The Indian Migrant Labour Crisis and Its Implications

The Indian Migrant Labour Crisis and Its Implications

The announcement of a nationwide lockdown on the March 24th of this year forced tens of thousands of migrant labourers out of industrial towns, leaving them without a job or source of income. Deprived of work and livelihood, they began their harrowing journeys home on foot, bicycle, or piled into trucks traveling from a few hundred to thousands of kilometres.

Overnight the cities and economies these workers helped flourish had turned their backs on them, as the services meant to transport them home were suspended. Most of the wage earners were accompanied by their families including many young children and pregnant women, the lives they had dreamt of packed away into threadbare bags. Many lost their lives during the journey, and some have still not recovered from the losses they suffered. 

Fast forward to the third phase of India’s lockdown: In May, Indian cities opened their economies raising the demand for labour. Often, governments are expected to provide help to the vulnerable during a pandemic. Yet instead of giving workers the job security and resources they needed, governments of three predominantly agricultural states— Uttar Pradesh, Madhya Pradesh, and Gujarat—commenced changes to labour laws. These have largely benefitted industries, leaving informal labour more vulnerable than ever.

Changes include deregulation efforts which make it much easier for large firms to hire and fire workers and regulations that allow firms to increase the daily shift length from 8 to 12 hours, increasing the work week for many to 72 hours. This last move is controversial because global and International Labour Organisation (ILO) norms mandate a 48 hour work week.

Additionally, the government of one of the three states, Uttar Pradesh, has approved the suspension of 35 of 38 labour-related laws for 3 years, barring some legislation related to the abolition of child and bonded labour while barring yet other legislation related to the protection of women employees and workers harmed by industries. Thousands of migrant labourers have now returned to Uttar Pradesh, and when they start looking for jobs, they will do so with fewer guarantees for their health and safety than in previous years.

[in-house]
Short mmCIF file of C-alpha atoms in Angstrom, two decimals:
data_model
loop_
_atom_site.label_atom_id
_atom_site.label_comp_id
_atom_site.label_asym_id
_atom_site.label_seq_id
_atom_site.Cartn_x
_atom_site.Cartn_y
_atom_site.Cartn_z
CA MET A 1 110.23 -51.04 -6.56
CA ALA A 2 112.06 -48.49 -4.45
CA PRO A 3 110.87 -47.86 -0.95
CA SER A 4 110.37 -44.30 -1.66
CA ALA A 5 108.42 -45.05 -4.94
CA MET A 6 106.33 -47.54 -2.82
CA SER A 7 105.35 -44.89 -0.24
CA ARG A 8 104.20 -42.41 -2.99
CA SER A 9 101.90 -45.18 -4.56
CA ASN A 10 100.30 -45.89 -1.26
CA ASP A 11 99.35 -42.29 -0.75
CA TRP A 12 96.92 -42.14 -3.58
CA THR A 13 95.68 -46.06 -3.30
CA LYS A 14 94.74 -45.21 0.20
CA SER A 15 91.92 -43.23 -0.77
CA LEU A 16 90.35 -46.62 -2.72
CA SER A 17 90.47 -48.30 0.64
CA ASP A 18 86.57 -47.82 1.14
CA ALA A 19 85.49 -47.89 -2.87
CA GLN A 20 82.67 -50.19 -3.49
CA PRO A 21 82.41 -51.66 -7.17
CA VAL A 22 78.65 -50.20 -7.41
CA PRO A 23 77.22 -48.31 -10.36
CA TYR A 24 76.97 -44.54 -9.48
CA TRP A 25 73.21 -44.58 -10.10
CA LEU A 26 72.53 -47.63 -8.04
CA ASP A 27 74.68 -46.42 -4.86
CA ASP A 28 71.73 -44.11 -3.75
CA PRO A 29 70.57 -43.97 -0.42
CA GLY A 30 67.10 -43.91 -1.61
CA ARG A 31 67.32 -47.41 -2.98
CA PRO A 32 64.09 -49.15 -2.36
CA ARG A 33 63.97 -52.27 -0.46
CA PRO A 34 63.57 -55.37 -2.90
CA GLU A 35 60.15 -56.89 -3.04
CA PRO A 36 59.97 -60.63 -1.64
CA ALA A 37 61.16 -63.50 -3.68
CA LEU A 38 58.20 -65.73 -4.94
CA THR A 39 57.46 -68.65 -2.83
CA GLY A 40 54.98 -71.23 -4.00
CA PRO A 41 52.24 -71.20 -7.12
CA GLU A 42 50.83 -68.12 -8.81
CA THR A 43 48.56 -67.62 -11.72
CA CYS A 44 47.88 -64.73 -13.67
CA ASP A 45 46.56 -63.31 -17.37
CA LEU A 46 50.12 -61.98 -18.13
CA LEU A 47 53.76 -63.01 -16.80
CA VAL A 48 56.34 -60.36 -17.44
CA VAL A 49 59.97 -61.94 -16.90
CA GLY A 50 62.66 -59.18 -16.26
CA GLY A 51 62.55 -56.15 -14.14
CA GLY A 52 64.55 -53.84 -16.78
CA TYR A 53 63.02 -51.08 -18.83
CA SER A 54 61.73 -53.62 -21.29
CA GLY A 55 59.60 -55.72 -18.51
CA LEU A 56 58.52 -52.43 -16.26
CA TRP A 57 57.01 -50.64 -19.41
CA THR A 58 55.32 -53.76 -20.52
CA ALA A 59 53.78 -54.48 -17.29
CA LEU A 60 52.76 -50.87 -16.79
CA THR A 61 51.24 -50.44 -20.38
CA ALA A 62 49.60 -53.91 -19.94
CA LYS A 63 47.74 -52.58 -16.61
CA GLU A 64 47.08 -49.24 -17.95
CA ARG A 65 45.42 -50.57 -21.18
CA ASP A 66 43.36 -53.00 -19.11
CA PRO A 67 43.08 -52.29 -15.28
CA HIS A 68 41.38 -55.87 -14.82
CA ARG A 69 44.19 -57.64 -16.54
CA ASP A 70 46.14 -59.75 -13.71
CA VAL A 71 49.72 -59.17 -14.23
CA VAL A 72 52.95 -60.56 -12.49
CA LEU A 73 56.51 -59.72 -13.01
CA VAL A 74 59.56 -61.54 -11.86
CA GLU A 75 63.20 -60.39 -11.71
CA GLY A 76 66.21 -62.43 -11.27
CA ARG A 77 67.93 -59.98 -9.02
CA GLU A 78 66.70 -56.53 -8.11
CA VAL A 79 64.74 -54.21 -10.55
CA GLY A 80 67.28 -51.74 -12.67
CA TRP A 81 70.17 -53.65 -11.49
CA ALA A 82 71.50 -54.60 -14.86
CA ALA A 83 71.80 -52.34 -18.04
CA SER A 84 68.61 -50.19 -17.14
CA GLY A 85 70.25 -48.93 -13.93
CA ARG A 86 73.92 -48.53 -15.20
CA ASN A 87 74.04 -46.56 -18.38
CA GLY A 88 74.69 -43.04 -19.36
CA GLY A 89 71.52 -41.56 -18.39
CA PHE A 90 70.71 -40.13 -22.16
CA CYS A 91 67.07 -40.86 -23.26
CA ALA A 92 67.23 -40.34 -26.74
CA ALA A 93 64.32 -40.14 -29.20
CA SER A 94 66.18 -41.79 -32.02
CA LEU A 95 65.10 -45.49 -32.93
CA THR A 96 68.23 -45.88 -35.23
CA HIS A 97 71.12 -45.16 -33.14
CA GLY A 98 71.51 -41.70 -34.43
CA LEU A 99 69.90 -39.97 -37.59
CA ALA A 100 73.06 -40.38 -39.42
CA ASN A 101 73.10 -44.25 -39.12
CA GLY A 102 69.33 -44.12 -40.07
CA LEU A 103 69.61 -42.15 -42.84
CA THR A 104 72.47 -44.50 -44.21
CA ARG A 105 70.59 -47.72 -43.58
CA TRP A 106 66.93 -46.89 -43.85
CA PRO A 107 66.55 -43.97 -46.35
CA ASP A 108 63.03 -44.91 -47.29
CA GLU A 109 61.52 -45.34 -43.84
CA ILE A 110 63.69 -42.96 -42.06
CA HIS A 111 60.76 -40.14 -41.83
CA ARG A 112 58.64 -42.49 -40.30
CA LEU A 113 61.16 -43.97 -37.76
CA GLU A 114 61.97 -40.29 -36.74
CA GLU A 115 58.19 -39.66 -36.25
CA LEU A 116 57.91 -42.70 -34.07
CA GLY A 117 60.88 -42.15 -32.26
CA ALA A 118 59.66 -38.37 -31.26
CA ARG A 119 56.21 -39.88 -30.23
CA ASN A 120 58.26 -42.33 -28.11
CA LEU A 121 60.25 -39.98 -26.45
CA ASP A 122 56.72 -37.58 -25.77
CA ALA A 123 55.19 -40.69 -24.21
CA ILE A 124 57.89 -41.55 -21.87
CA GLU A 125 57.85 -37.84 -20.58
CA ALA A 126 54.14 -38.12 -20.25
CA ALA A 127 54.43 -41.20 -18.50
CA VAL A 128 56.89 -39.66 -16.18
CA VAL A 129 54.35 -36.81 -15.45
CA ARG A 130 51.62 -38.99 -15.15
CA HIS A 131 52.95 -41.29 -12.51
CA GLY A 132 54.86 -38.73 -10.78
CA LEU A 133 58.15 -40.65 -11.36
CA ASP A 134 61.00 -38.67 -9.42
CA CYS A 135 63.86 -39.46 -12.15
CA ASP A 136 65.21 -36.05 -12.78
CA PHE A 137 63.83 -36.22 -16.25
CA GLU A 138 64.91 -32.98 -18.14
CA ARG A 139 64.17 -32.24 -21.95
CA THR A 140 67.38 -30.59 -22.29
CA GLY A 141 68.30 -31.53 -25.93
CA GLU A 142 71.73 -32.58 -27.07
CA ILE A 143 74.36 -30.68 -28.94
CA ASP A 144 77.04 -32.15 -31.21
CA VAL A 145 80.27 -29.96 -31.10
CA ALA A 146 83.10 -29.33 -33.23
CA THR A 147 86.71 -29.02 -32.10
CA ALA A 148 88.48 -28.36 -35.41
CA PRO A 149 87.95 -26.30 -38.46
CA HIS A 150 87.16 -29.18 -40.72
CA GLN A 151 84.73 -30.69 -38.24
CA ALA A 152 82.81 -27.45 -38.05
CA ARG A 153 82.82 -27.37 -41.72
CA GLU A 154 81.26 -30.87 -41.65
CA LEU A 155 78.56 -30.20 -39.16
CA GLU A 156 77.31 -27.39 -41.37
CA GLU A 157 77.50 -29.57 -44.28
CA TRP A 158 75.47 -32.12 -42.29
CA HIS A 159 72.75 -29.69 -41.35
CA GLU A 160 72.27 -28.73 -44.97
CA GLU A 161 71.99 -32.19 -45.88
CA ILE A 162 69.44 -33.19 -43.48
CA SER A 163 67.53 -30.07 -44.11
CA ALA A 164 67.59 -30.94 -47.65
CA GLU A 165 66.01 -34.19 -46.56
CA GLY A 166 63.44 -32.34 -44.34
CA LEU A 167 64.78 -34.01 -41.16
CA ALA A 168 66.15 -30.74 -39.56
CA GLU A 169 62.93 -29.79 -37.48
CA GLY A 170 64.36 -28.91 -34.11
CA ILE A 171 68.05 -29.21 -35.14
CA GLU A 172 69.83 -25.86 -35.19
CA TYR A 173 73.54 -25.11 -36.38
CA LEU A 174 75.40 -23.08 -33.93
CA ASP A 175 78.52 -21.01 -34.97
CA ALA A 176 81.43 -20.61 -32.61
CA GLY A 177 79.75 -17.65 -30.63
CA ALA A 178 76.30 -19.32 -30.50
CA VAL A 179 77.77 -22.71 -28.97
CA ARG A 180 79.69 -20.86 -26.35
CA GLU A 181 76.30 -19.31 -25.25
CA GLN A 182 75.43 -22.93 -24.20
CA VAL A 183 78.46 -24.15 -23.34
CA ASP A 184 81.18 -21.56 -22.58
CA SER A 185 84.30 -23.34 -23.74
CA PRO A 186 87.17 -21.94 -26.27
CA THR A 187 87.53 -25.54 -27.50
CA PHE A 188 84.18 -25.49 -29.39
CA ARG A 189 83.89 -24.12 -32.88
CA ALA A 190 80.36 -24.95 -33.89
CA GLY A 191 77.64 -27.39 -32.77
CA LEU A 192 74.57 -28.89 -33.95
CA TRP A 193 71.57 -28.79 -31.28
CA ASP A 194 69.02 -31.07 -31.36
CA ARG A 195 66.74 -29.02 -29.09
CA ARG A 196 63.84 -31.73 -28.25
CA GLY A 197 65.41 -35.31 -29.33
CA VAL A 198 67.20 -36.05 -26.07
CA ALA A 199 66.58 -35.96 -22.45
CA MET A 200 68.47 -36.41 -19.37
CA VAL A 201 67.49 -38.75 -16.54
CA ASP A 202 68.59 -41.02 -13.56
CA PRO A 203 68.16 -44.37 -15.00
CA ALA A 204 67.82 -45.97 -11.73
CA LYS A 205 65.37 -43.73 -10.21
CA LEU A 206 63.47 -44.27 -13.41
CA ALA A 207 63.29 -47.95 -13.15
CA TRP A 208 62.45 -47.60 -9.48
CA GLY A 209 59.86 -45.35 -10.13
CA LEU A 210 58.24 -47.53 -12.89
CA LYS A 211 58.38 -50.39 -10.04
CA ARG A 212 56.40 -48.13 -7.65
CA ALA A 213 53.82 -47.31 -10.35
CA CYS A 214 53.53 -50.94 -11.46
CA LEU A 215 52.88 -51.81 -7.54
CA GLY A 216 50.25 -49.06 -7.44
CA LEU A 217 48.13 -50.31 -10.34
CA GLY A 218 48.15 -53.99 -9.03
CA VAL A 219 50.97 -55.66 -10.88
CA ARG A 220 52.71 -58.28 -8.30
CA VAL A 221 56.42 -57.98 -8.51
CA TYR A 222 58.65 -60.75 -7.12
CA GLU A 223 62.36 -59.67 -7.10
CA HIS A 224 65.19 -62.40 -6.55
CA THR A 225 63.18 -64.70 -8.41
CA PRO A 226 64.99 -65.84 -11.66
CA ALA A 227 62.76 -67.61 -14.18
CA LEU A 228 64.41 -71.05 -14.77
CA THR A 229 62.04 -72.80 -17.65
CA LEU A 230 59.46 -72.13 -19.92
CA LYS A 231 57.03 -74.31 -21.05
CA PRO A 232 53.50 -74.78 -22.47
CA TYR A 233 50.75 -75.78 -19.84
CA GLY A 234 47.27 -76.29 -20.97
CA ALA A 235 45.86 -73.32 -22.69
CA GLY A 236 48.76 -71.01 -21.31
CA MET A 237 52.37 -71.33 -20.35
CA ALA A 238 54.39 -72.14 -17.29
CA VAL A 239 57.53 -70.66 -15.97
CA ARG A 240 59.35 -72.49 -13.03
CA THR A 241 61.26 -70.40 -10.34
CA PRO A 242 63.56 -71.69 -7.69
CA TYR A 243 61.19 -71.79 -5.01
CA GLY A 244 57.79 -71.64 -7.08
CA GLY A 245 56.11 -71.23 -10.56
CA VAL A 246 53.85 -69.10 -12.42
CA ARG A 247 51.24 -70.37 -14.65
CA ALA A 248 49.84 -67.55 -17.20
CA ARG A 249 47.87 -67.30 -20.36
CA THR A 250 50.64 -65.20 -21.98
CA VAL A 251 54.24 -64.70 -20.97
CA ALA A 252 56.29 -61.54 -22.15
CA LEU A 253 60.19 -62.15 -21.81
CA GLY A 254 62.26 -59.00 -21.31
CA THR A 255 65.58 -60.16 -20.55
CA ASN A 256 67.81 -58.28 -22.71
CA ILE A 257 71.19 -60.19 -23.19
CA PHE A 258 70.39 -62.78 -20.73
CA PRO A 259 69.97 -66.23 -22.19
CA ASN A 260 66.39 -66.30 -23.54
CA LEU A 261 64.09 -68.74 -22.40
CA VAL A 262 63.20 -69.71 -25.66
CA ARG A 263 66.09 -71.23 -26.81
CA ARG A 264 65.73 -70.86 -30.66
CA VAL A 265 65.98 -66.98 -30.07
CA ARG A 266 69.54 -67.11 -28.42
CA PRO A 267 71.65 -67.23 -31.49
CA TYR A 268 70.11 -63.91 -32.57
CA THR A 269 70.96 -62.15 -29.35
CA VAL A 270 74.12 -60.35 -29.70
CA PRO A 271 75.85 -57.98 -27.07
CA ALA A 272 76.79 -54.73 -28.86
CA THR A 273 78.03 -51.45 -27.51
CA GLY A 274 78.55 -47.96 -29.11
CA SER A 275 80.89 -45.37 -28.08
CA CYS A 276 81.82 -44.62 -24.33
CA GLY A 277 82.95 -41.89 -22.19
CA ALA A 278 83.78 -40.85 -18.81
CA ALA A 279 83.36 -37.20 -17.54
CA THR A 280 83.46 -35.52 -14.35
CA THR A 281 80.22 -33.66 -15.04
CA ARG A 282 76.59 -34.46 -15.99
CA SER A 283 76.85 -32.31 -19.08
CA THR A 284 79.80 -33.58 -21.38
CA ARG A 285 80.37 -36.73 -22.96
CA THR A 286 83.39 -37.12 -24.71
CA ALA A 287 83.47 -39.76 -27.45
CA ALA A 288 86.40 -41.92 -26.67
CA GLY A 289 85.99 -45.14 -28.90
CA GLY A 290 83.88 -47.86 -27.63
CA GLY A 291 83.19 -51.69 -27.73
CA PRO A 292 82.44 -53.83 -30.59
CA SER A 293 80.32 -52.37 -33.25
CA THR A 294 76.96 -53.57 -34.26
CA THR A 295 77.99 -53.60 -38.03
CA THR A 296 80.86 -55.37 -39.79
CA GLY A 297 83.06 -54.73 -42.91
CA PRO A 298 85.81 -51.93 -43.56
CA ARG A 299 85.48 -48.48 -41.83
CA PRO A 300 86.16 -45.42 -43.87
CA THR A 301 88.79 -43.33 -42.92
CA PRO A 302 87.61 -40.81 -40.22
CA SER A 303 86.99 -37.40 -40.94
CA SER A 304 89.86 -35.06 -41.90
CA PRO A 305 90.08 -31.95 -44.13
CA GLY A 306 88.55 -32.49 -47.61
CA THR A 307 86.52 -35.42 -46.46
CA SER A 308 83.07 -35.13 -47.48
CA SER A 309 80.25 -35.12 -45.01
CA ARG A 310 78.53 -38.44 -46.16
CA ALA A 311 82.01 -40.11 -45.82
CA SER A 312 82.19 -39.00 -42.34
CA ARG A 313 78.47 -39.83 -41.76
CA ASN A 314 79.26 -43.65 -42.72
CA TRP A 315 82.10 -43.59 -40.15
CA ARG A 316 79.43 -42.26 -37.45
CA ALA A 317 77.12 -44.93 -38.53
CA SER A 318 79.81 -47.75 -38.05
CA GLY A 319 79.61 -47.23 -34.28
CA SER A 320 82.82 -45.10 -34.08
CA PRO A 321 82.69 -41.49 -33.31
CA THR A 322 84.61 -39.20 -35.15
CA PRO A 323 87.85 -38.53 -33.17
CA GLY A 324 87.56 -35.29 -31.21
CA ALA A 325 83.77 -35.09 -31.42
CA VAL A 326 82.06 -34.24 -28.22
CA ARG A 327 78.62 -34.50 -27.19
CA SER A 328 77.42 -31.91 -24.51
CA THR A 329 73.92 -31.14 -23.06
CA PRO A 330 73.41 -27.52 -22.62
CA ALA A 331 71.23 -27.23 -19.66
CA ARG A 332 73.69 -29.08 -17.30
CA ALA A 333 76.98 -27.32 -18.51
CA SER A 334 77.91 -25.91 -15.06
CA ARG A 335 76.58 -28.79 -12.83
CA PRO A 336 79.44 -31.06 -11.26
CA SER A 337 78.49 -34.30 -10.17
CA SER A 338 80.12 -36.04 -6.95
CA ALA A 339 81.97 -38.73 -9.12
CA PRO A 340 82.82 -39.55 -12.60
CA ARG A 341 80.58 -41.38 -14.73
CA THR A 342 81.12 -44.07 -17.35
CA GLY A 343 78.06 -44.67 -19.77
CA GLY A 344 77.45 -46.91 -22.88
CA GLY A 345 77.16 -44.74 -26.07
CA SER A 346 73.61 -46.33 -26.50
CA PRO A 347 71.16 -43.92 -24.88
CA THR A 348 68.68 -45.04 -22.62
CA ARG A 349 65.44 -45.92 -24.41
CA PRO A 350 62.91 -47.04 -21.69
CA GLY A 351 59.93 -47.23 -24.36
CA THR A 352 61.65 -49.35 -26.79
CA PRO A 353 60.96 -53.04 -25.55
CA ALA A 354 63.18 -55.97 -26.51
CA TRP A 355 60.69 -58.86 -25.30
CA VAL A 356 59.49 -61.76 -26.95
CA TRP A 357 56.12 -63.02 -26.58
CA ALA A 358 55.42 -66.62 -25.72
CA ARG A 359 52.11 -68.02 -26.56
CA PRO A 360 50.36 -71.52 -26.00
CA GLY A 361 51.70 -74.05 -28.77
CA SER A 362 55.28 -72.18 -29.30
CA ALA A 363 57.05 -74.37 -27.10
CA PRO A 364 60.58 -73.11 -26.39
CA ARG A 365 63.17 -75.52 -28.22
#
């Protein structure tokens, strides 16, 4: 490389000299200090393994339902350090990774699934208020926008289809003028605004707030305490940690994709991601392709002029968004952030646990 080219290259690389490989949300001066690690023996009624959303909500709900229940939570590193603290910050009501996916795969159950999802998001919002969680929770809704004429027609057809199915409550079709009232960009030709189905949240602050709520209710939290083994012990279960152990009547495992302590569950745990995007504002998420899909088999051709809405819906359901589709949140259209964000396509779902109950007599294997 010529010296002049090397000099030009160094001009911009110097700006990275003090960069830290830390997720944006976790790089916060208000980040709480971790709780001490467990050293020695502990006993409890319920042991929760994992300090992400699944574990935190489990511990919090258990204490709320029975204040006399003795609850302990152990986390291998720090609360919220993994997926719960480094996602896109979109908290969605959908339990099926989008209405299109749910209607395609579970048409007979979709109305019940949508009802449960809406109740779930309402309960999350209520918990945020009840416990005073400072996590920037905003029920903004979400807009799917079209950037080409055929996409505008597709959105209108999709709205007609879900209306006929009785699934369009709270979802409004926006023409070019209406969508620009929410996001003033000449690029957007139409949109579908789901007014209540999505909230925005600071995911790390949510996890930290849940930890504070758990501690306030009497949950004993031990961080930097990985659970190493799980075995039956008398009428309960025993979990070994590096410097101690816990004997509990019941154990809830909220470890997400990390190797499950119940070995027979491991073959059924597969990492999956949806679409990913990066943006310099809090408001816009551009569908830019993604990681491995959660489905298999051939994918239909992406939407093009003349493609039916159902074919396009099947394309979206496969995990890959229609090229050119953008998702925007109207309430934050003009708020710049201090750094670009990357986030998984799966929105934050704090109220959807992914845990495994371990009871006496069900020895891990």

The government of the three states passed these changes as ordinances in August, which means that they must be approved by the state legislature within the next six months to be established as laws. The official justification given for the changes was to bolster industries and create more jobs for the migrant labourers forced out of urban cities during the early days of the pandemic. Industry body FICCI welcomed the long-awaited reforms and tweeted, “This will boost economic activities and attract investments. It will lead to holistic industrial growth supporting the workforce and creating job opportunities.”

The COVID-19 lockdown has shed light on the pre-existing vulnerabilities and economic imbalance of India’s labour force. When the lockdown was put in place, informal workers weren’t ‘escaping’ poor working conditions, wage deficits, or other work-related grievances; they were simply returning home to their families because of the harsh conditions of the pandemic. The major dislocation of labour that resulted has exposed underlying structural weaknesses in India’s economy.  

Post-pandemic, workers grievances are likely to increase, given the recent actions of state governments.  Not only will they have to leave their homes again to return to work in larger towns, but the jobs that will be waiting for them will be more precarious and will impose harsher conditions than before.

In India, the COVID-19 pandemic has aggravated serious pre-existing structural issues that have, until now, remained hidden. Given the newly introduced legislation, it seems that informal waged labour will disproportionately pay the price for this.

Edited by Ines Navarre.

Photo credits: “Women working at a brick factory in India” by Pop & Zebra, published on June 4, 2020, under Unsplash License. No changes were made.

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